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Modern Britain

Gallery: Churches of Kent

by Peter Kessler, 21 March 2010

 

 

Medway Part 4: Churches of Borstal

Church of St Matthew Borstal

The Church of St Matthew Borstal lies on the western side of Borstal Street, the main connecting route between Rochester and the village of Borstal, which is immediately to the south-west of Rochester, offering splendid views over the River Medway. The church is described as a simple, homely building of Kentish ragstone, constructed in a design that was very common in the late Victorian period. The church only has an unassuming tower containing one solitary bell.

Church of St Matthew Borstal

There had been no Anglican church in Borstal until the church school was built on the bank opposite the current church in 1868. It also served as a place of worship for the next decade until work could begin on a proper church building for the village. Thanks to its location on a steep hillside, the new church had to be orientated north to south, instead of the more usual east to west pattern. The architect was C A Luck, and the builder J G Naylar.

Church of St Matthew Borstal

The foundation stone was laid on 29 June 1878 'by the Right Honourable the Earl of Darnley'. The family of the earl of Darnley lived for some centuries at Cobham Hall, the famous Tudor mansion five miles westward across the River Medway. The design was simple - a nave boasting only a central aisle, with colour-washed walls below a solidly-constructed timber root of the 'upturned boat' variety, lit by tall, lancet-type 'West End' windows.

Church of St Matthew Borstal

The first service was held in the new church on 22 July 1879 and the building eventually became the base of the newly-constituted parish of St Matthew, hived off from the very extensive parish of St Margaret. A few years later, in 1904, the church was extended to accommodate the present choir stalls, sanctuary and choir and clergy vestries. The foundation stone for this extension was laid by the countess of Darnley in 1905.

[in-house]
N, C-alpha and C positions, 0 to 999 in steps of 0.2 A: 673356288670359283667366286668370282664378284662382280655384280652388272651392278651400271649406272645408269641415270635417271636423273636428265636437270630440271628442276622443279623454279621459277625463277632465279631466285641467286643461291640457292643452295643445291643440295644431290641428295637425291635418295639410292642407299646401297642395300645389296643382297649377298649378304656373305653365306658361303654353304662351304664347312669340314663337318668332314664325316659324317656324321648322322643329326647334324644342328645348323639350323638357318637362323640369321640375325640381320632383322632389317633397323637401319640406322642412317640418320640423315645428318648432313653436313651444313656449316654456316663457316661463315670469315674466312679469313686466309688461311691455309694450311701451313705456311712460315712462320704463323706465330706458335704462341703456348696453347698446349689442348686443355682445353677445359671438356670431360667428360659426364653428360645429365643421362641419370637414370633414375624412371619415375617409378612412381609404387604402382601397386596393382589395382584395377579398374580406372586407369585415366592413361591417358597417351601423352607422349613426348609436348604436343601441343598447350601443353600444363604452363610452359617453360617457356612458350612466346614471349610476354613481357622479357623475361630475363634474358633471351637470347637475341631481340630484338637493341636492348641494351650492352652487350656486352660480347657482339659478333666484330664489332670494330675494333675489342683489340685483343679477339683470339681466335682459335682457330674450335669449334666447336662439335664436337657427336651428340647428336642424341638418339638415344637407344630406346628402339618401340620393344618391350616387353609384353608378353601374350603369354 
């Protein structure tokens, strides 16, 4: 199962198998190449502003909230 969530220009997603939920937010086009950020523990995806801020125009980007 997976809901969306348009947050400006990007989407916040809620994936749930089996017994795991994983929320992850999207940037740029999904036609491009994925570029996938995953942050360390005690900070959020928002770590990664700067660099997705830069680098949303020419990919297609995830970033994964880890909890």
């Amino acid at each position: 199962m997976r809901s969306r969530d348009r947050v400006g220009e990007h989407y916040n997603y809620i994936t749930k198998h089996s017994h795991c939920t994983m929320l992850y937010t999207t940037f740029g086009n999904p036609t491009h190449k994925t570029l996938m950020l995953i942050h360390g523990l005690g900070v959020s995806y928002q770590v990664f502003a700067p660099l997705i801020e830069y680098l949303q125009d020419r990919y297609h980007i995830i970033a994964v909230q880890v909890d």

Borstal Baptist Church

Borstal Baptist Church also sits on the western side of Borstal Street, just a few metres (yards) to the south of St Matthew's and also overlooking the steep valley down to the River Medway. The church was erected in the centre of the village by Samuel Barker Booth in 1880, with a hall attached (to the left here). Initially, it was primarily a place of recreation for Booth's employees at Borstal Cement Works, and at first, the ground floor was used as a recreation room.

Borstal Baptist Church

At this time, nonconformist services were held in a nearby house. With increasing attendances, services were transferred to the upper room (which also held some early Anglican services). The premises continued to be known for years as Borstal Institute, then Borstal Chapel, then Borstal Free Church, and finally, comparatively recently, as Borstal Baptist Church. From time to time, magic lantern shows were held and this was the great attraction of this church for local children.

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